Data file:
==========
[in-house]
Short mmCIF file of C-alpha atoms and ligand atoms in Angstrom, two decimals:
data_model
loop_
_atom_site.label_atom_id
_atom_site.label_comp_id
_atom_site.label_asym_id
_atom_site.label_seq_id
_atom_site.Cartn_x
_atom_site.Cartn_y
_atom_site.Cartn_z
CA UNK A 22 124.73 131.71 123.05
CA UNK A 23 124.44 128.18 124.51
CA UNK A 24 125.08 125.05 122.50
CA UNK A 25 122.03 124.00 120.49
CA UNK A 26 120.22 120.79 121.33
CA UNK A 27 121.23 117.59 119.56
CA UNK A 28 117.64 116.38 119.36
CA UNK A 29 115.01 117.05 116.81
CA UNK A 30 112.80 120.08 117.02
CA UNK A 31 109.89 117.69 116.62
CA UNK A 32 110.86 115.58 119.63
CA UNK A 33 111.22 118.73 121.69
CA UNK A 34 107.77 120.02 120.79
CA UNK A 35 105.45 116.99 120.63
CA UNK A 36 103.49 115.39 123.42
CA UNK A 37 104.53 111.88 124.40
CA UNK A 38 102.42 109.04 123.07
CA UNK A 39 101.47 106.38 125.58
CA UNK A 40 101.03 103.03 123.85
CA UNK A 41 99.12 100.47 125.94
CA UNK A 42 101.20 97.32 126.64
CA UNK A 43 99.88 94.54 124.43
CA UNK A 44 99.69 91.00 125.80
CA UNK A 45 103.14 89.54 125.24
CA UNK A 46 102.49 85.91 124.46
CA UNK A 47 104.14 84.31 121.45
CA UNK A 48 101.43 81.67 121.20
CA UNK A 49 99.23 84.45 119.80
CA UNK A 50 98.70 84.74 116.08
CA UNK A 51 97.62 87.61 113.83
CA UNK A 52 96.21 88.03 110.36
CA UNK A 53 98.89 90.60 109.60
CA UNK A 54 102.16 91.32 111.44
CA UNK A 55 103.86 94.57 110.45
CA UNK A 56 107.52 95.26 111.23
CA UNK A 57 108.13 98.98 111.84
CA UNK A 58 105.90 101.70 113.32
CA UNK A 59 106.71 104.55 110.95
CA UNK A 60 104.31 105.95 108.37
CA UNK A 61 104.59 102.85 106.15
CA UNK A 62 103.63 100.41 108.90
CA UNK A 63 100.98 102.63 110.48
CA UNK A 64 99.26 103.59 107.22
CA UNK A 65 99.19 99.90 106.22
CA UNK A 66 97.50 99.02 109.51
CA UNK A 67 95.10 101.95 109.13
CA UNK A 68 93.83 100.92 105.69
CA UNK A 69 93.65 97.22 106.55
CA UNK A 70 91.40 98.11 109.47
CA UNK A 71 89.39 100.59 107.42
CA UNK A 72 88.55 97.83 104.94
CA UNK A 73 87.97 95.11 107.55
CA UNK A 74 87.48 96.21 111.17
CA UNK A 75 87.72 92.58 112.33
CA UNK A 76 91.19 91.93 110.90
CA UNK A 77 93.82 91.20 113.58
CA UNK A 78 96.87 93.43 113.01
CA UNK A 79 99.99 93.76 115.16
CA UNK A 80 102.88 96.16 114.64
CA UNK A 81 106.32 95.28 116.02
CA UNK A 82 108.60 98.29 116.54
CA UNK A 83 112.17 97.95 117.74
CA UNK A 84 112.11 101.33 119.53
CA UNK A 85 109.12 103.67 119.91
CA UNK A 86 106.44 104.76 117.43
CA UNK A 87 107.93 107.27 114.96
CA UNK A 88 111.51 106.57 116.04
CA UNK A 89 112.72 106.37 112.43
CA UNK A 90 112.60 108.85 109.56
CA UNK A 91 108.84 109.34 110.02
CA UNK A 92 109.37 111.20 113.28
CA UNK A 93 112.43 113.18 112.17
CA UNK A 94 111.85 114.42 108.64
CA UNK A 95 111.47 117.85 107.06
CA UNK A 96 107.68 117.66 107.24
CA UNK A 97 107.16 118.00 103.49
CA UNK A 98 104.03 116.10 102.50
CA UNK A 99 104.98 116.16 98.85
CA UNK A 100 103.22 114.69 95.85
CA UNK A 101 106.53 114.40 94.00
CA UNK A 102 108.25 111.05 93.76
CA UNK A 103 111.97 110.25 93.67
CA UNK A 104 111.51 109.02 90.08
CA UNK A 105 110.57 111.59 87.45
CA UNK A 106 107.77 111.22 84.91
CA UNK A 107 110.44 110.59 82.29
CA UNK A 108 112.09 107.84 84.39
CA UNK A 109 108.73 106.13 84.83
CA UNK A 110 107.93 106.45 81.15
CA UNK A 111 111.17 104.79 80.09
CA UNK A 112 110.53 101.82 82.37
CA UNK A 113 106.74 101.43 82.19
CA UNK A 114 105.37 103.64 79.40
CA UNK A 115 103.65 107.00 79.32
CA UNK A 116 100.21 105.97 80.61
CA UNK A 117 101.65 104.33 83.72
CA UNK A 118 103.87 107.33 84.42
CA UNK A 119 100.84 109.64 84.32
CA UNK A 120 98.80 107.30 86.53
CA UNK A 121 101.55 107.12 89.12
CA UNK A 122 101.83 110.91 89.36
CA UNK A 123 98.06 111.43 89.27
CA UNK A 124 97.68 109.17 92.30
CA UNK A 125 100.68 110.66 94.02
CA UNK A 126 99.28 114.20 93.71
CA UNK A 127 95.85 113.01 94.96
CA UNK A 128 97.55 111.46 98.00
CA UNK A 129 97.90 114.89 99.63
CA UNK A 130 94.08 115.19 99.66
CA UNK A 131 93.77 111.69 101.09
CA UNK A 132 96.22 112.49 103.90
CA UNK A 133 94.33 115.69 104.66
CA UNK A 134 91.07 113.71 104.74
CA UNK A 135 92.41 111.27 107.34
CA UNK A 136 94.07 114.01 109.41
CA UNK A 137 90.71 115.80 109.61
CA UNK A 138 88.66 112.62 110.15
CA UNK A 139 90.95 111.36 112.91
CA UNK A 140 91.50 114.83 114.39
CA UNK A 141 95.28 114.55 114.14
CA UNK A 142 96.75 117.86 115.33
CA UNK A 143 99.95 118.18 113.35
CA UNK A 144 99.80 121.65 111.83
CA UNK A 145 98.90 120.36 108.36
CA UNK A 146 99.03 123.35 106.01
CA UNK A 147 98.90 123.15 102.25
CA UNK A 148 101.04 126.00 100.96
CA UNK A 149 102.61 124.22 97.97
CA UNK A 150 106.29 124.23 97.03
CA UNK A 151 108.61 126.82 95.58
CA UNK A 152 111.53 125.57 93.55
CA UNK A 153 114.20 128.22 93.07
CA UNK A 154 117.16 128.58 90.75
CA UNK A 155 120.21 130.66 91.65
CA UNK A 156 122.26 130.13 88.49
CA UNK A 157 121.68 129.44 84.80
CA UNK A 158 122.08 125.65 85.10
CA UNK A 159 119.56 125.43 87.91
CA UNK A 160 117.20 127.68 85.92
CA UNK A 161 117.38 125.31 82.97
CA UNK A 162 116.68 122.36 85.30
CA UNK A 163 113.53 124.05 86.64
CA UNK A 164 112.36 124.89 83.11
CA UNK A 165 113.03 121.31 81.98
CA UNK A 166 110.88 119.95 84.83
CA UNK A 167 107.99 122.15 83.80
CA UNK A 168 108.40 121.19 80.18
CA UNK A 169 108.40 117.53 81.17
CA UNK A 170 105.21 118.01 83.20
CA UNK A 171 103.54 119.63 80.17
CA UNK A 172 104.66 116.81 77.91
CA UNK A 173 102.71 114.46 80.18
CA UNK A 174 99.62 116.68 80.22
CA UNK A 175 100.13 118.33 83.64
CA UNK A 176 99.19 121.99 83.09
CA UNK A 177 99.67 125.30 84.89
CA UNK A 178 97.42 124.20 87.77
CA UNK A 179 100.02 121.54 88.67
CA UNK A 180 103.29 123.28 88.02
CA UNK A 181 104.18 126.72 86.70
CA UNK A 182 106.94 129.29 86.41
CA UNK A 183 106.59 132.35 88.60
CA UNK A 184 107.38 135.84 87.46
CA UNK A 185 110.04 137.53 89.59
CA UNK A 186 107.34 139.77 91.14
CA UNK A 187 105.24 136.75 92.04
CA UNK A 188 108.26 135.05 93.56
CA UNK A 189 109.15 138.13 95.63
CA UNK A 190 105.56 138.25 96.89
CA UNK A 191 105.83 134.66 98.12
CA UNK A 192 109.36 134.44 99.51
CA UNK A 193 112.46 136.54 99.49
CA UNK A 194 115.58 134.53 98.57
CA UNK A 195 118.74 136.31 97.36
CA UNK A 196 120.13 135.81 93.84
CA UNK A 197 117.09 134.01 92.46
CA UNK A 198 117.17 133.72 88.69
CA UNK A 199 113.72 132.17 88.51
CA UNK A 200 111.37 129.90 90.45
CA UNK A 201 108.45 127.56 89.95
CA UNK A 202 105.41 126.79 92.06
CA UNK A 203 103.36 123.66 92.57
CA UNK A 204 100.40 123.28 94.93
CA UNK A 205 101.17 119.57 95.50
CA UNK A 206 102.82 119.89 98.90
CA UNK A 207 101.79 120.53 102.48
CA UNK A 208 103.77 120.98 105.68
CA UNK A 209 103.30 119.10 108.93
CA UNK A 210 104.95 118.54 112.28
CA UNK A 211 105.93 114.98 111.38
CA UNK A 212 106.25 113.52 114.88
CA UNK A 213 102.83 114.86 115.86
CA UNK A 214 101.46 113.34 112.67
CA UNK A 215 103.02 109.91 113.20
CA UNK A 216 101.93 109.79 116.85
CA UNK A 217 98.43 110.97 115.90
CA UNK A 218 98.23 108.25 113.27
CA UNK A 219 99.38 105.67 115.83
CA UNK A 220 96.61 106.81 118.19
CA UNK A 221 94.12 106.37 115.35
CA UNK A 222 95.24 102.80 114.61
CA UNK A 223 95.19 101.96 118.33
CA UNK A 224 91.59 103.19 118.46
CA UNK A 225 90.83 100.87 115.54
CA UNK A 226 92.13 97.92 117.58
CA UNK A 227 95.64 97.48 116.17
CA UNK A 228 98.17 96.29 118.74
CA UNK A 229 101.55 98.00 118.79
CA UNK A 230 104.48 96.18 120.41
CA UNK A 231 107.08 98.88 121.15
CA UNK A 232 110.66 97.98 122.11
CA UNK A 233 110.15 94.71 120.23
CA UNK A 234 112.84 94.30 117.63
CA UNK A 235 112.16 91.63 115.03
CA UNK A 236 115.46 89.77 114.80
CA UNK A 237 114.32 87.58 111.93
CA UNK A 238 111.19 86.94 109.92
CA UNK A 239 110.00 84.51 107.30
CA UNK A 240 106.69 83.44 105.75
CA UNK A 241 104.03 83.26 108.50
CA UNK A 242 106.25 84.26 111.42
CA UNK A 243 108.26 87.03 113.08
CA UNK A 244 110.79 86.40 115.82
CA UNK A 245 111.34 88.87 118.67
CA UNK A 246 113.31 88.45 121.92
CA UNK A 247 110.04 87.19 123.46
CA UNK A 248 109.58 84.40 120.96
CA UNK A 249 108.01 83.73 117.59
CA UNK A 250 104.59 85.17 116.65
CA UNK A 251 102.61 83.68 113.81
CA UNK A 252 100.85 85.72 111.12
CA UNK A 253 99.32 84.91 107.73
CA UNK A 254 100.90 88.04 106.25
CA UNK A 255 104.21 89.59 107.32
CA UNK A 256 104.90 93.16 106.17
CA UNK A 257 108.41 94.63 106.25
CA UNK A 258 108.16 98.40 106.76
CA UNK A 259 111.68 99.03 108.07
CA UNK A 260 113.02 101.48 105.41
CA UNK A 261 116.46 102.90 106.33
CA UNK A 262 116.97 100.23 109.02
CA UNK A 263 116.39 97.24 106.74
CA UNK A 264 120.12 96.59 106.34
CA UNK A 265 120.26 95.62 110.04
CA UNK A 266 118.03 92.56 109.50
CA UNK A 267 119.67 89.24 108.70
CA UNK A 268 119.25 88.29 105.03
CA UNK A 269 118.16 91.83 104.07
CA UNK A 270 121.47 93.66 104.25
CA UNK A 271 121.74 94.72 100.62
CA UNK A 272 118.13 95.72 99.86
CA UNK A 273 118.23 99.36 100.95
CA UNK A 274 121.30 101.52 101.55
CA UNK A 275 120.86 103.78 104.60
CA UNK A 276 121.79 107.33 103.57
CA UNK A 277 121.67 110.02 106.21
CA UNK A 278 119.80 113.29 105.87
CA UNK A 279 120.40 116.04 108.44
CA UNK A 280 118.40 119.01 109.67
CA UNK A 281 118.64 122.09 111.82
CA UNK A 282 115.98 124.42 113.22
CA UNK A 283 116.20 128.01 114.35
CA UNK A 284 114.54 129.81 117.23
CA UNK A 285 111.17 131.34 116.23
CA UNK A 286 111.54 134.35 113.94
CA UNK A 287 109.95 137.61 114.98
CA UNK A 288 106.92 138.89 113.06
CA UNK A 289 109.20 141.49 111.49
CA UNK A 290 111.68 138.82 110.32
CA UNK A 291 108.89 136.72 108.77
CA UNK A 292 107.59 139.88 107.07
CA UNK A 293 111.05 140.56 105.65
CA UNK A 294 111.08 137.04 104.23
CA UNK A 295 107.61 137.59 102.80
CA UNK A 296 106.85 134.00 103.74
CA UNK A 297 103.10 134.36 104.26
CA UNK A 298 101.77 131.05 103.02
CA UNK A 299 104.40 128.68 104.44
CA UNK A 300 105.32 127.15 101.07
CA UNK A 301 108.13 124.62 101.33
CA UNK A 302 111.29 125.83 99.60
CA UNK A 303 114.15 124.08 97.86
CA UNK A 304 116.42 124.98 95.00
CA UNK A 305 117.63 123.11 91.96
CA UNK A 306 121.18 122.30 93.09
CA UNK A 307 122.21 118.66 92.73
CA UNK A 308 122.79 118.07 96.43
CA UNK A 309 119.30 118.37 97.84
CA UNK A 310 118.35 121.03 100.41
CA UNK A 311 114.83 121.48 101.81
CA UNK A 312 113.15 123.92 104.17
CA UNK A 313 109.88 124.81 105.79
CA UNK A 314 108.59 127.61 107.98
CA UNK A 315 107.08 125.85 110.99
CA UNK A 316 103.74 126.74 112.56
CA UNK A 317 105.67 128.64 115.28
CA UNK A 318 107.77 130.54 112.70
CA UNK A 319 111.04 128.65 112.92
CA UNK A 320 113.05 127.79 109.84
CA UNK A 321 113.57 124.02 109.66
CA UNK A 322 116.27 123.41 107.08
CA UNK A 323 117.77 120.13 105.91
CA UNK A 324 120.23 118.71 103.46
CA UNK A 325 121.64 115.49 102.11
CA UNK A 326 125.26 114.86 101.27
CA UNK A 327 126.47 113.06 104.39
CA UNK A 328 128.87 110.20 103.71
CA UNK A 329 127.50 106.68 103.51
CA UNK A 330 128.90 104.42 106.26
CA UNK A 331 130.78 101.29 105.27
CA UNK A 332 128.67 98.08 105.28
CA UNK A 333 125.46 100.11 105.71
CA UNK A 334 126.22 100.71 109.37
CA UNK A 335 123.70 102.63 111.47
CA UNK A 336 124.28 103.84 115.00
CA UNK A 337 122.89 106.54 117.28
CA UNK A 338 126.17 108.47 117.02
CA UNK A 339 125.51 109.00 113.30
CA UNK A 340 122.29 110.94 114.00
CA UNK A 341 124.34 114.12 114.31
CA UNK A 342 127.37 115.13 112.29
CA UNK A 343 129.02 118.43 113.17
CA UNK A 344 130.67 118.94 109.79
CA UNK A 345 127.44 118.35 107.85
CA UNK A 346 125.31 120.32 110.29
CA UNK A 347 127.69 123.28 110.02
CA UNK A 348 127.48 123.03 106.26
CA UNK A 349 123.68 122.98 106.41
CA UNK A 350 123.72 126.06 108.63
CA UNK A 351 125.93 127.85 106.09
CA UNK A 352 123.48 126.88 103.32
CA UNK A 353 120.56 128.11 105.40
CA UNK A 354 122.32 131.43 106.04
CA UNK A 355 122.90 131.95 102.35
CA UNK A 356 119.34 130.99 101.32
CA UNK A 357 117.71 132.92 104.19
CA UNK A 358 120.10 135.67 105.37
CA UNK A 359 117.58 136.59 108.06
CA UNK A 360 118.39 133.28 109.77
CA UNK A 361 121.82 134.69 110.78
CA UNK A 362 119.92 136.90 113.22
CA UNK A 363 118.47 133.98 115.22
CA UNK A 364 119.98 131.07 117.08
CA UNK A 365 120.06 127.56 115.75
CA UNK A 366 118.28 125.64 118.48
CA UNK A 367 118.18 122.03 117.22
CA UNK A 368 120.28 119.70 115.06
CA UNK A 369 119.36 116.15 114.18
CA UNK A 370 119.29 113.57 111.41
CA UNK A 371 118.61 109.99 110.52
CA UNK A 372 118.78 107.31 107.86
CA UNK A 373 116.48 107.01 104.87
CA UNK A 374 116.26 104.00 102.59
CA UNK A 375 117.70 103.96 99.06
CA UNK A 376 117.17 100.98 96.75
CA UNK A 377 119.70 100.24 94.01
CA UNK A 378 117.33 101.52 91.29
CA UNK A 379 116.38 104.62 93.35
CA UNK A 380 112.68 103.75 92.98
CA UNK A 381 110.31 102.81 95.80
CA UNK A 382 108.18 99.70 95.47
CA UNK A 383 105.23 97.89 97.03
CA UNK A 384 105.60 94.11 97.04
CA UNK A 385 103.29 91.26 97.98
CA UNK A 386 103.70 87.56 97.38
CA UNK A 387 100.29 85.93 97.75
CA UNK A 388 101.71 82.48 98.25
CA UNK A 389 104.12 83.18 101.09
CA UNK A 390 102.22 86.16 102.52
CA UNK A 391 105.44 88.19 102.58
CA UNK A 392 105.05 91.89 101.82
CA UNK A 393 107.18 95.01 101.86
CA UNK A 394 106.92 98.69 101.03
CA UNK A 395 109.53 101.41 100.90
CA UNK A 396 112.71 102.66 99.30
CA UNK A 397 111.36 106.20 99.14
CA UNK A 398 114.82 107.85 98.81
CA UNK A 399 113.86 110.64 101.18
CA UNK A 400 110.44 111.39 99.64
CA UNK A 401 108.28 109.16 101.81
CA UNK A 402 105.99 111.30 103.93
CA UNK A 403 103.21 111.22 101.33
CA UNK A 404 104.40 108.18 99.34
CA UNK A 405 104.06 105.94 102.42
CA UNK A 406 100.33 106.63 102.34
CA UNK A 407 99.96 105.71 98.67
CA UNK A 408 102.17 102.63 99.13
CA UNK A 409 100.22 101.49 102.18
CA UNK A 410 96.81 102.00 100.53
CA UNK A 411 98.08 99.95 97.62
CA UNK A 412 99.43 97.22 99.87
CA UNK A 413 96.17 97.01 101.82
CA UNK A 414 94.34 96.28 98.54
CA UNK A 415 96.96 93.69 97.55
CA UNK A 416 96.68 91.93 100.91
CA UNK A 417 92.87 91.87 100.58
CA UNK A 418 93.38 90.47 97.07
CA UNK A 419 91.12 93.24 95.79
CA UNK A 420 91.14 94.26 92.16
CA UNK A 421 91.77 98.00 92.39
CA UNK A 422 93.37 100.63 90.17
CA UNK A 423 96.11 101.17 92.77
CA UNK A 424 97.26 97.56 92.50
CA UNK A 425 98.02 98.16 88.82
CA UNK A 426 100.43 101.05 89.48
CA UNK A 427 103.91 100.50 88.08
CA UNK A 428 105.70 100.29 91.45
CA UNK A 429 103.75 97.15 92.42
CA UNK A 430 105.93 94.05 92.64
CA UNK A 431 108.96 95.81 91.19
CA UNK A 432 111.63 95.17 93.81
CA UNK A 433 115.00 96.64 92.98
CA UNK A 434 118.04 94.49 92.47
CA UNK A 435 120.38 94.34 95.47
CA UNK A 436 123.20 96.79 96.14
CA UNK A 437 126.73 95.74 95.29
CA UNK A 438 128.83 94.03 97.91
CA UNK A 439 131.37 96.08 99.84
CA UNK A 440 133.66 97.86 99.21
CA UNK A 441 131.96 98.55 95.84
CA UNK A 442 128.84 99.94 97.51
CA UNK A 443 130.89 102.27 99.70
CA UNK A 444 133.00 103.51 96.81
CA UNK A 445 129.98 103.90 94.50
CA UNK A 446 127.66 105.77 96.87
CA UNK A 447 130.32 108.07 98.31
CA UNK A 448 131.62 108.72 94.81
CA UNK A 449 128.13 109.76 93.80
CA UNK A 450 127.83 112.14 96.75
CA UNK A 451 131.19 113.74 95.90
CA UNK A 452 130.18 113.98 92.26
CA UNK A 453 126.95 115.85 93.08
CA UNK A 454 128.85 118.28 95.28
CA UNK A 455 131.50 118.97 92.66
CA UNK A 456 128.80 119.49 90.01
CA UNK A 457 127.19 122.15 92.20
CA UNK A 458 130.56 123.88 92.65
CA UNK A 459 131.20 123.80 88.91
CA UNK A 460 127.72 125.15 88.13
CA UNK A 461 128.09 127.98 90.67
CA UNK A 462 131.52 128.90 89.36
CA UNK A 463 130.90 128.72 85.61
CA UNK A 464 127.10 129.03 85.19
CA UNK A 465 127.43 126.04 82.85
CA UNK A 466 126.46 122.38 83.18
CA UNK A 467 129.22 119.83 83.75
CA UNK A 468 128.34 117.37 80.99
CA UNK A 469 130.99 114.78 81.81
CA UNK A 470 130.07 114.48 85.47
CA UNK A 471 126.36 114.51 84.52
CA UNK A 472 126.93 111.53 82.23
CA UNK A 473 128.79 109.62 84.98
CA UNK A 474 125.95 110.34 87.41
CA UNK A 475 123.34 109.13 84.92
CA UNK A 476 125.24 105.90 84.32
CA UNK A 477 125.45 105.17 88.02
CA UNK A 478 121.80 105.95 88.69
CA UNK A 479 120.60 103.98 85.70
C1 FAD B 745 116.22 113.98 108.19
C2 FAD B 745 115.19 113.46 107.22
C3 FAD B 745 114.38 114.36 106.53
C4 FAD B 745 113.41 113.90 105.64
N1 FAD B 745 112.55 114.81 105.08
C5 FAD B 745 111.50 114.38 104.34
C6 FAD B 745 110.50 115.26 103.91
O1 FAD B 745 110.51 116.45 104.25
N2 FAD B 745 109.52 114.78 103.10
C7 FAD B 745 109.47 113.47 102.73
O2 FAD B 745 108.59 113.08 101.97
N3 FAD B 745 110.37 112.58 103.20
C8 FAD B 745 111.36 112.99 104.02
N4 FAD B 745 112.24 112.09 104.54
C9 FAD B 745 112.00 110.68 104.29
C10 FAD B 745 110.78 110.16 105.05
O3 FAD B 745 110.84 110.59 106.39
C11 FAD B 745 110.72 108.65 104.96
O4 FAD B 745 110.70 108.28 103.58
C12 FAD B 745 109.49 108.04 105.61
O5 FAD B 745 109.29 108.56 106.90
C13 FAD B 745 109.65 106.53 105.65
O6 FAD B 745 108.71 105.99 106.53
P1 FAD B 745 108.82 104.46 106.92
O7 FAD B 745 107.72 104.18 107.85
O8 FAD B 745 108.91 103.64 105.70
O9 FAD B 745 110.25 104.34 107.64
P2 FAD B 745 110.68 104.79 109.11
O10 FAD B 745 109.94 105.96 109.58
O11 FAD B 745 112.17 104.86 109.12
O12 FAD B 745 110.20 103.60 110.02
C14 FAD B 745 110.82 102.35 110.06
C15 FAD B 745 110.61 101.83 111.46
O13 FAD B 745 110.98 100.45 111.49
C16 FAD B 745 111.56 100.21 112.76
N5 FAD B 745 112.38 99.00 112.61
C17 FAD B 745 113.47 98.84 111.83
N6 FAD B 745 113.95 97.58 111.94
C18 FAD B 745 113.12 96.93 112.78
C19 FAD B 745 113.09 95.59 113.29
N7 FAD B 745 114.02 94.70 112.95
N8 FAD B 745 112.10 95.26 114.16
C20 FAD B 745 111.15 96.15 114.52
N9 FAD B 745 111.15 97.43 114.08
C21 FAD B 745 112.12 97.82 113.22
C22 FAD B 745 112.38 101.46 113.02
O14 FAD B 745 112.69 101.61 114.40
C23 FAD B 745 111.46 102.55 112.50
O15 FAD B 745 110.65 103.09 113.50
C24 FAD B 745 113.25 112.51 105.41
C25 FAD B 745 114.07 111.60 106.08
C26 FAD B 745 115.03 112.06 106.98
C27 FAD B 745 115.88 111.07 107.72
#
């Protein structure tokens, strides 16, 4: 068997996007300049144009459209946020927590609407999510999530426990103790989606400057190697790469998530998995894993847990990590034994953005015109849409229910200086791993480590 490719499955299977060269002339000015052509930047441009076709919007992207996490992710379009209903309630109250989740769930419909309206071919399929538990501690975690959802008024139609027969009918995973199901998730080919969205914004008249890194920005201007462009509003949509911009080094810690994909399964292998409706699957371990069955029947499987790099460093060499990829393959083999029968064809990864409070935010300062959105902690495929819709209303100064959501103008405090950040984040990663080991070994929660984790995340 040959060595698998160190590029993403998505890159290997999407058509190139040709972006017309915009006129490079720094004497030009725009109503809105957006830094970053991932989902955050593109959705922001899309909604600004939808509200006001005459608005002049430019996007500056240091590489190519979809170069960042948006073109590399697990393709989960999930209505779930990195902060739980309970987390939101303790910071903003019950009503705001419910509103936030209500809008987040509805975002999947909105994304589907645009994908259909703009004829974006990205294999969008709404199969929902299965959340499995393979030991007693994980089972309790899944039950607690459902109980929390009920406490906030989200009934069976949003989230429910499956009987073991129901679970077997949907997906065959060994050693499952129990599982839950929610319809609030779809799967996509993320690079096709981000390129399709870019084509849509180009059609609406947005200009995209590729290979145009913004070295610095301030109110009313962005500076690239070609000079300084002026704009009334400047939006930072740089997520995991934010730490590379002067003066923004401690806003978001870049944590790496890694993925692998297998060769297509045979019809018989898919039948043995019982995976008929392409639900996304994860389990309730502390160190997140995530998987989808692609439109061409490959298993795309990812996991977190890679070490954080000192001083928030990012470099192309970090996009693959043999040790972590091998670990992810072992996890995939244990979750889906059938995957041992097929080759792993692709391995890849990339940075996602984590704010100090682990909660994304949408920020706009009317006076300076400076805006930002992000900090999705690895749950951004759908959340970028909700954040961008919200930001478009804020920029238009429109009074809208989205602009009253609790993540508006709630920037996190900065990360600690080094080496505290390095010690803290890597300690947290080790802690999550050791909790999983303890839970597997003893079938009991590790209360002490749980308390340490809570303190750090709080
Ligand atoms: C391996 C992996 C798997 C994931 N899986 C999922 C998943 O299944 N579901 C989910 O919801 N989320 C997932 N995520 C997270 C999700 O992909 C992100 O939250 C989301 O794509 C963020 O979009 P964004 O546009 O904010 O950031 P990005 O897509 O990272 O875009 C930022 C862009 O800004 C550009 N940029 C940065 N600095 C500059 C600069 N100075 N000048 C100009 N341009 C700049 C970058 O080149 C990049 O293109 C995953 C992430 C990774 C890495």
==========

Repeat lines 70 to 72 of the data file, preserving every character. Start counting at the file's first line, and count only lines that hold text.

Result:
CA UNK A 80 102.88 96.16 114.64
CA UNK A 81 106.32 95.28 116.02
CA UNK A 82 108.60 98.29 116.54